Irritable bowel syndrome (IBS), sometimes referred to as “spastic colon”, affects a wide range of people. However, the term “spastic colon” isn’t an accurate synonym for IBS because, while it describes the increase in spontaneous contractions/muscle spasms associated with IBS, there is a much wider range of possible symptoms involved.
IBS symptoms tend to come and go over time, and can last for days, weeks or months at a time. It’s usually a lifelong problem, and research has shown that it affects women in middle age more than men.
Although IBS has no specific cause, research has shown that it is usually triggered by emotional stress, trauma and anxiety in general. Certain foods may also contribute to the onset of symptoms.
Symptoms most frequently experienced are:
1. Bloated abdomen with flatulence.
2. Abdominal cramps, due to spasms in the colon.
3. Irregular stool patterns, varying from loose stools (diarrhoea) to constipation.
4. Mucus in stools.
Sufferers may also experience other symptoms, such as:
- tiredness and a lack of energy;
- feeling sick (nausea);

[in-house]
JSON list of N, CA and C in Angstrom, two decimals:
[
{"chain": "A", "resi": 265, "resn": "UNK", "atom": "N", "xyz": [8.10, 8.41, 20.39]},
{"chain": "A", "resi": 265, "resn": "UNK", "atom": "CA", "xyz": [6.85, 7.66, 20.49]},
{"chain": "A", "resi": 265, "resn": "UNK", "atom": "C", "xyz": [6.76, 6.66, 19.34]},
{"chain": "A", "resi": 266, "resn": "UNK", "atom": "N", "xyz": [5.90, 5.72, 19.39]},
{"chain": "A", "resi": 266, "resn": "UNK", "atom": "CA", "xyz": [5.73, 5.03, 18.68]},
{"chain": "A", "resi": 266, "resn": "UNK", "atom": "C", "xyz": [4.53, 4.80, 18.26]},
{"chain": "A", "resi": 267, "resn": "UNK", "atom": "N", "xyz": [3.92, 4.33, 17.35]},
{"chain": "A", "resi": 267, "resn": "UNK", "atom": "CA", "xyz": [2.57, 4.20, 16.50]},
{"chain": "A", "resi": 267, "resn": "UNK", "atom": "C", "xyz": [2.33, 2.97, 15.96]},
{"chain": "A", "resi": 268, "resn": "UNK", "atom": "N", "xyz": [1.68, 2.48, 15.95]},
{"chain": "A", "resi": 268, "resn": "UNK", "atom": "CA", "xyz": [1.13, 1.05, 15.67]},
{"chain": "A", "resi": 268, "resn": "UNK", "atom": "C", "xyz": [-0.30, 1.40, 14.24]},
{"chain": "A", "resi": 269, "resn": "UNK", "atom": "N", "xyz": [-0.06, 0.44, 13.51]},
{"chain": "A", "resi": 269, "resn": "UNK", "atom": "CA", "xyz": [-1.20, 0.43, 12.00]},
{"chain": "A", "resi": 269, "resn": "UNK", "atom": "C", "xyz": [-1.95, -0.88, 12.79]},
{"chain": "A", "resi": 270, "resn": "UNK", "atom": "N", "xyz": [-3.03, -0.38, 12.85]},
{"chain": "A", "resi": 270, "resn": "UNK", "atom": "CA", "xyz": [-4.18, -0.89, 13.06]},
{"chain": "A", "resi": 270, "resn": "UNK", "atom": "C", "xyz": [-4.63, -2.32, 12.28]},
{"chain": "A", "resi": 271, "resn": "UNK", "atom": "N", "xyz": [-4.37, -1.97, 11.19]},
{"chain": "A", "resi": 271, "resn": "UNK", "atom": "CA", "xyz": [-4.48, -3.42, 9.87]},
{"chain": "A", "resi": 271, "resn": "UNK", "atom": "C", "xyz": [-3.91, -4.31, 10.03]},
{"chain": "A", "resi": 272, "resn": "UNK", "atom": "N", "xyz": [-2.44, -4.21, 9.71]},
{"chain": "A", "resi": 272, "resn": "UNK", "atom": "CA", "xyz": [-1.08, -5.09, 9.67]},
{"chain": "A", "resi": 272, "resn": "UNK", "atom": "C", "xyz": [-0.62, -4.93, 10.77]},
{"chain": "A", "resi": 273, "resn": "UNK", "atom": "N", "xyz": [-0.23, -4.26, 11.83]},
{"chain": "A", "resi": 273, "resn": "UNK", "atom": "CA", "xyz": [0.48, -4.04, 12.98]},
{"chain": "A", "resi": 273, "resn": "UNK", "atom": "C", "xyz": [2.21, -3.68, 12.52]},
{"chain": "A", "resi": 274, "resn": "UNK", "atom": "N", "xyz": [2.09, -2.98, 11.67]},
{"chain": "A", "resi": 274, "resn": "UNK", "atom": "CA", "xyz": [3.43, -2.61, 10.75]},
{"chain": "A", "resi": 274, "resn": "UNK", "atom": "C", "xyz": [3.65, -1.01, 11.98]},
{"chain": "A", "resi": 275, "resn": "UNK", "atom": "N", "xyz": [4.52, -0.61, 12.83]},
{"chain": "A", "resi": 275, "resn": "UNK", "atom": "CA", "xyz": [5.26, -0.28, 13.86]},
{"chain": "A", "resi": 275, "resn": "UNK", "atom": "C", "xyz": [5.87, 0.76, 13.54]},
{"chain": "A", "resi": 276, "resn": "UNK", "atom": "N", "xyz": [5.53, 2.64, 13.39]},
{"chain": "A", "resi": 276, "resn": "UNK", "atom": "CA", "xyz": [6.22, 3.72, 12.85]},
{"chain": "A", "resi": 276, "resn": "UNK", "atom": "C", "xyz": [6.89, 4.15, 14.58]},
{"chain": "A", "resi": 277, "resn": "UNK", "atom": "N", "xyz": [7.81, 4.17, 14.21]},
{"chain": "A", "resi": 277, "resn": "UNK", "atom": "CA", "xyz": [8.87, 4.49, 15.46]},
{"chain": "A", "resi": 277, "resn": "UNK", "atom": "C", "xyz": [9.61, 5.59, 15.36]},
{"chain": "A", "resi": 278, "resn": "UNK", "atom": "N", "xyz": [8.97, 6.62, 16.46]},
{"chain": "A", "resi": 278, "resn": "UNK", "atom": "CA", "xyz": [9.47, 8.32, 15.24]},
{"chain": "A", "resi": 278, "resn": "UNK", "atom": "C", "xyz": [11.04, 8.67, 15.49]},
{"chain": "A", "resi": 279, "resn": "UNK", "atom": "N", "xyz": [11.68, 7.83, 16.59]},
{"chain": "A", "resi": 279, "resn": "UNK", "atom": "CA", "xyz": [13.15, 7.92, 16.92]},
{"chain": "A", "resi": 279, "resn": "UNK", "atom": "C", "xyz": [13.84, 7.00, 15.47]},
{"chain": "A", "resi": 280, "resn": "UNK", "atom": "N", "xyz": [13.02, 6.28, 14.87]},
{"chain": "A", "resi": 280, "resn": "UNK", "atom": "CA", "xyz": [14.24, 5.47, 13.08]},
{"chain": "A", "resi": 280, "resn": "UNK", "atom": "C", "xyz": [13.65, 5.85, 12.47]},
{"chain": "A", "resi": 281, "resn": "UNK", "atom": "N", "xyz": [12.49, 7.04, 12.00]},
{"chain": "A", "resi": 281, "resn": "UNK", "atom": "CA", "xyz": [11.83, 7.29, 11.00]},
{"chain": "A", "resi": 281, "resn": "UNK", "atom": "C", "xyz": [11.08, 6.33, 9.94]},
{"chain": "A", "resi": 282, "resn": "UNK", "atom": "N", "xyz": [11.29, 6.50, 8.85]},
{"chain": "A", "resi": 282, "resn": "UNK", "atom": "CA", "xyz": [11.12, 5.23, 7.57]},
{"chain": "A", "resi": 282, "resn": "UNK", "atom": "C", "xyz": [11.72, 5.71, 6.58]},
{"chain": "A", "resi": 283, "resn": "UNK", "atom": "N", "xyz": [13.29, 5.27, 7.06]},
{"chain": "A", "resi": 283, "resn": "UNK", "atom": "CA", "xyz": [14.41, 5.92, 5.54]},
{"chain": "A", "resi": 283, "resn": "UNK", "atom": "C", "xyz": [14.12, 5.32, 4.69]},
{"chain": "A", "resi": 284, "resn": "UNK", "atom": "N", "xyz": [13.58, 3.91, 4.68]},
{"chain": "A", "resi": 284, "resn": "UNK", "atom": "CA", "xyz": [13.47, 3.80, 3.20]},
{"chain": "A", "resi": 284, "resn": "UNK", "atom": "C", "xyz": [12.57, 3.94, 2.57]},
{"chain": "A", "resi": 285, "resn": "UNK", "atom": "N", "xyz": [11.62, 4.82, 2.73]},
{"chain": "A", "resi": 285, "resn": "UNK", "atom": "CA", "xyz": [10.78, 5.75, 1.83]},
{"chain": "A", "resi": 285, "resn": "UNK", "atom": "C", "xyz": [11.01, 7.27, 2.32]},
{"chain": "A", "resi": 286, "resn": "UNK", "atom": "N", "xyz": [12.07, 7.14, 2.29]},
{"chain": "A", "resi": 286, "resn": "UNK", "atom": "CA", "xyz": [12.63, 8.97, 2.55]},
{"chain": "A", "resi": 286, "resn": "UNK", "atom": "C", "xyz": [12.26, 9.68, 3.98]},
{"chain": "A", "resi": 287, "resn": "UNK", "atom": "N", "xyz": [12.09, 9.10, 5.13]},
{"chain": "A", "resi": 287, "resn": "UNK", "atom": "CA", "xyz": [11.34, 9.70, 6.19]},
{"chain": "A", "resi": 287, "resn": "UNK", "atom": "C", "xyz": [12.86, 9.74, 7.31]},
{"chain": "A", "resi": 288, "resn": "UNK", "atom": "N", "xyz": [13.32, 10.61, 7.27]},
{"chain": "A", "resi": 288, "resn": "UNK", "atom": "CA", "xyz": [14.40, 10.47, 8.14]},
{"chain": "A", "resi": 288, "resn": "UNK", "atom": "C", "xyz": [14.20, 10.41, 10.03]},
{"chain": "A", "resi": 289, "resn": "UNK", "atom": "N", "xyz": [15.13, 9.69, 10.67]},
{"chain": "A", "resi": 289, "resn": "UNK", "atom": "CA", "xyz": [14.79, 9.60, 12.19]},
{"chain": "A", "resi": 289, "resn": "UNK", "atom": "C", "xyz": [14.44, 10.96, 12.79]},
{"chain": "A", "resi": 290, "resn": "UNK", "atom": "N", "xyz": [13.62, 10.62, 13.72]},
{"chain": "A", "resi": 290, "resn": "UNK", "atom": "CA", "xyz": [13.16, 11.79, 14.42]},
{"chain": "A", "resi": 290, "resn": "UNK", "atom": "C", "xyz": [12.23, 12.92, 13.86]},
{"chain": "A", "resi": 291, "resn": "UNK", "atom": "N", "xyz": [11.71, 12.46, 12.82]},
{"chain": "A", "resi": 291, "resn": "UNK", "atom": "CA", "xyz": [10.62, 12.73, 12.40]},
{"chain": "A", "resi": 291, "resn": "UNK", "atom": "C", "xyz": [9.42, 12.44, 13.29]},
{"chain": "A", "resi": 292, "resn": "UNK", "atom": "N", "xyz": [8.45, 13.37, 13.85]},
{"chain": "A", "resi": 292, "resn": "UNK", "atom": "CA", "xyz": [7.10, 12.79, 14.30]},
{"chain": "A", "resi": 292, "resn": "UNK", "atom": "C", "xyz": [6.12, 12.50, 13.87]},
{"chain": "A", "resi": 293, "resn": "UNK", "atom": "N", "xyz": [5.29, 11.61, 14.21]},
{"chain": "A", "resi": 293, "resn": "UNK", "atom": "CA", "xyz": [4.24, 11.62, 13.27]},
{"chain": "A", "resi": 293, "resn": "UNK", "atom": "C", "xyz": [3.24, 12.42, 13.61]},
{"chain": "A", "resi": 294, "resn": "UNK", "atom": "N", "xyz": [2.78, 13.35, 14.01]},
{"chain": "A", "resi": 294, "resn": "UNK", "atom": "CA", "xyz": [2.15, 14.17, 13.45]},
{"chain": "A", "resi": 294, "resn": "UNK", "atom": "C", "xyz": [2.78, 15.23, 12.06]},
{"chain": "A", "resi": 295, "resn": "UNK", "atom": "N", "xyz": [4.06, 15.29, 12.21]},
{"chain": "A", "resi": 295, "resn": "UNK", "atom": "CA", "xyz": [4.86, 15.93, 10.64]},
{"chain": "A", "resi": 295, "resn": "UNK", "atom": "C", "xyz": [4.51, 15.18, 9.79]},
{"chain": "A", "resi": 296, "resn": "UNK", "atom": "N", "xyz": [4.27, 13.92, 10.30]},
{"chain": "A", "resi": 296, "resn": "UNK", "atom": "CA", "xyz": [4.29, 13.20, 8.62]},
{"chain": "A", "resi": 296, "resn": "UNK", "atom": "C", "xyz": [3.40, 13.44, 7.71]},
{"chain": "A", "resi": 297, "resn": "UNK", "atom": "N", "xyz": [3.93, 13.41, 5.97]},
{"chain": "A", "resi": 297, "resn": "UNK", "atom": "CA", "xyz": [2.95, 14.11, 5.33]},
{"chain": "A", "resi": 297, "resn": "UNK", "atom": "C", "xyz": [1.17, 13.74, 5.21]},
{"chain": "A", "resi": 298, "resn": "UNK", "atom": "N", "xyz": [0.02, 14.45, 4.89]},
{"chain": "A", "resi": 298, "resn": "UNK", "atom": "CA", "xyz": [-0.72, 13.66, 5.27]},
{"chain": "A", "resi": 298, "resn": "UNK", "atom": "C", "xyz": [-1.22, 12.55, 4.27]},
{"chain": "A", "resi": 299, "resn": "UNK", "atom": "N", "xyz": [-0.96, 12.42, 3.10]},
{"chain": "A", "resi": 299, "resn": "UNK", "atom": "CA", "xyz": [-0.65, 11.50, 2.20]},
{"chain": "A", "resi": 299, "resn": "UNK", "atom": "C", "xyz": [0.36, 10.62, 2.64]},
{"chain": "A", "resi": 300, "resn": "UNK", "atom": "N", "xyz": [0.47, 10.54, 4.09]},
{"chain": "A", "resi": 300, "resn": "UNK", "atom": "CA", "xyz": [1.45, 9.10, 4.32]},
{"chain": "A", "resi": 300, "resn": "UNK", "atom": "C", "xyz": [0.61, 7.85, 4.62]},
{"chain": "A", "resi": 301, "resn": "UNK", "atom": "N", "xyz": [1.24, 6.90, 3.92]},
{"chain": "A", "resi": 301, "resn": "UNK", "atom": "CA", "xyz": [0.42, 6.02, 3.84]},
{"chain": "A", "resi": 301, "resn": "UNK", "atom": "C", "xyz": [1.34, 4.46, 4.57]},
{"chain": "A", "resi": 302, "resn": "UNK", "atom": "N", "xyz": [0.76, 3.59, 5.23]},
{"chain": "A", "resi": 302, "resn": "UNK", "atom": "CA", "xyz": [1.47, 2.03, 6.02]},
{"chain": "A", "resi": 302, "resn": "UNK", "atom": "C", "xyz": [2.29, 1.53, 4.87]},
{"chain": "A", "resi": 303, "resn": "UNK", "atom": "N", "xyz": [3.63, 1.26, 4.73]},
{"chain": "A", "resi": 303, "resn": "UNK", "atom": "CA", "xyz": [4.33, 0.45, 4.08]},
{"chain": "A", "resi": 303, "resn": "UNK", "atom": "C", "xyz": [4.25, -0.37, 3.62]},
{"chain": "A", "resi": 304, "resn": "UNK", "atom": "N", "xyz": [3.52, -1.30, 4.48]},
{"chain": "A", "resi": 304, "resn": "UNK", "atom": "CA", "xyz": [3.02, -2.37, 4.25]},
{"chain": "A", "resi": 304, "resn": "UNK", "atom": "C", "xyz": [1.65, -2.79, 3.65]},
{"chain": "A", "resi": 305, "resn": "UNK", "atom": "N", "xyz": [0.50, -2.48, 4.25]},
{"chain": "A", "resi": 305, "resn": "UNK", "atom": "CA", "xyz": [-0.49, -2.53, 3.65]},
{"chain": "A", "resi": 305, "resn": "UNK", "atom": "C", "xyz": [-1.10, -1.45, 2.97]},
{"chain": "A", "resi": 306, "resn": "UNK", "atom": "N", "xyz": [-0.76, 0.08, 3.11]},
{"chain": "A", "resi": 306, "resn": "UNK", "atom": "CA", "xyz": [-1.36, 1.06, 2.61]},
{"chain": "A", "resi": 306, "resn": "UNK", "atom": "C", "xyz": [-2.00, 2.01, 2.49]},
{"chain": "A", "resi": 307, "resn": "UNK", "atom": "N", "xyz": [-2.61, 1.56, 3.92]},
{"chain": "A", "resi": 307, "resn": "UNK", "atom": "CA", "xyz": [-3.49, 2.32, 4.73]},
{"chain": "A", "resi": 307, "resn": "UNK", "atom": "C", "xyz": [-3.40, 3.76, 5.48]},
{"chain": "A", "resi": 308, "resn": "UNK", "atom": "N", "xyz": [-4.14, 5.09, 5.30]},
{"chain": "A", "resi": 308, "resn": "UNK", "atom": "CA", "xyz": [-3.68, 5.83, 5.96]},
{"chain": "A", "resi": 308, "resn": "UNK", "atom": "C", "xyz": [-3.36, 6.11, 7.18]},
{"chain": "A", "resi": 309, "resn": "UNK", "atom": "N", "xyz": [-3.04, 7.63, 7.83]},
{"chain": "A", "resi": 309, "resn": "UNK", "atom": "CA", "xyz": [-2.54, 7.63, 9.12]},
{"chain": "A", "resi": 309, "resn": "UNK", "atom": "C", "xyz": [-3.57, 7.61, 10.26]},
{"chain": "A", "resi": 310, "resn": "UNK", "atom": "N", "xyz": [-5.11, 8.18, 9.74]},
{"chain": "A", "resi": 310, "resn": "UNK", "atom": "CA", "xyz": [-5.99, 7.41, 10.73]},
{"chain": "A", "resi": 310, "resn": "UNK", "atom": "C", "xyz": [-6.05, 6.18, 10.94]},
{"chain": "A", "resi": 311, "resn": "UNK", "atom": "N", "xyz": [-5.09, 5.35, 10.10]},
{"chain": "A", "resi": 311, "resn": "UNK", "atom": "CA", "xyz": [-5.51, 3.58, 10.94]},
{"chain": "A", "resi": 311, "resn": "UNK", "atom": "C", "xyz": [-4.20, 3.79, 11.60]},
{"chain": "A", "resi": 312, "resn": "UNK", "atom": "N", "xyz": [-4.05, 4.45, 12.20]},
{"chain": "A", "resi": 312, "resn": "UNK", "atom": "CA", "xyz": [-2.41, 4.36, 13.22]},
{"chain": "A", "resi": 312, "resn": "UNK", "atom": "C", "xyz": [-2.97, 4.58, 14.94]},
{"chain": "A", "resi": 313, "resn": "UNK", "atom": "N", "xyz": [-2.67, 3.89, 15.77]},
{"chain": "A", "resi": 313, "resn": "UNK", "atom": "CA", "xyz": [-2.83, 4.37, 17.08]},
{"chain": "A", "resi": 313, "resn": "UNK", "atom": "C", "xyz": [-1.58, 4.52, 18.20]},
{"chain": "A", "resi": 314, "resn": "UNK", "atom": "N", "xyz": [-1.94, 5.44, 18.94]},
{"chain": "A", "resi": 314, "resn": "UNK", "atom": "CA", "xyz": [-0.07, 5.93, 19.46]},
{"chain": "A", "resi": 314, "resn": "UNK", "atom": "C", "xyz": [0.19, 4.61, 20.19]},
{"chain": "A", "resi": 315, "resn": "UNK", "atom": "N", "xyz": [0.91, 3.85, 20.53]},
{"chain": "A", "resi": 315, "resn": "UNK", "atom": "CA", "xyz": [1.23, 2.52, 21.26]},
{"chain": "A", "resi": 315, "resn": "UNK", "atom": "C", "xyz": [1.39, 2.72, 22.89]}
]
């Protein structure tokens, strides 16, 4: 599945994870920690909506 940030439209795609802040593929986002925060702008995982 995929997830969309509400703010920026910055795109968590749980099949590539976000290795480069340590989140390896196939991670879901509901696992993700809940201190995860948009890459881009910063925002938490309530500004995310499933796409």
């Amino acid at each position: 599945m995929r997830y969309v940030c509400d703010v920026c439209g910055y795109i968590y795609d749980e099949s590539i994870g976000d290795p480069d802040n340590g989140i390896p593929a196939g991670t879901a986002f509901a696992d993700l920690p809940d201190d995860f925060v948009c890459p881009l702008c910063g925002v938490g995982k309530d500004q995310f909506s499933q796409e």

- problems with urination -needing to urinate often, sudden urges to urinate, and feeling like you cannot fully empty your bladder;
- not always being able to control bowel movements (bowel incontinence).
IBS flare-ups can happen for no obvious reason. Known triggers include:
- stress and anxiety
- certain foods, such as spicy or fatty food, gas-forming foods, processed foods and gluten/wheat products.
If you experience any of the following “red flag” symptoms, with or without IBS, you should always consult a doctor :
- Abdominal pain with fever.
- Blood in stools.
- Sudden unexplainable weight loss.
- Family history of colon cancer
- Chronic constipation or diarrhoea.
Your family physician or GP will then send you for scans and a colonoscopy.
IBS can be treated in several different ways according to possible causes and lifestyle factors:
1. If stress and anxiety are involved, a psychologist or counsellor may be able to help.
2. Taking regular exercise and drinking plenty of water.
3. Medication, for example antispasmodics, a low dose of SSRIs (selective serotonin reuptake inhibitors) or tricyclic antidepressants.
4. Making dietary changes, for example eating more fibre and foods high in prebiotics and probiotics; cutting out highly processed foods, junk foods high in sugar, salt, chemical additives and simple carbohydrates; reducing caffeine and alcohol consumption.
Research in recent years has shown that the presence of certain sugars in foods (known as FODMAPS) can irritate the gut, and that a diet low in certain foods can help with this. To read more about the low FODMAP diet go here.
I myself also get flare ups of IBS when I have a sudden onset of stress/anxiety, or from a rushed day. Therefore it is so important to have enough “me time” to relax and spend time in the presence of Abba Father.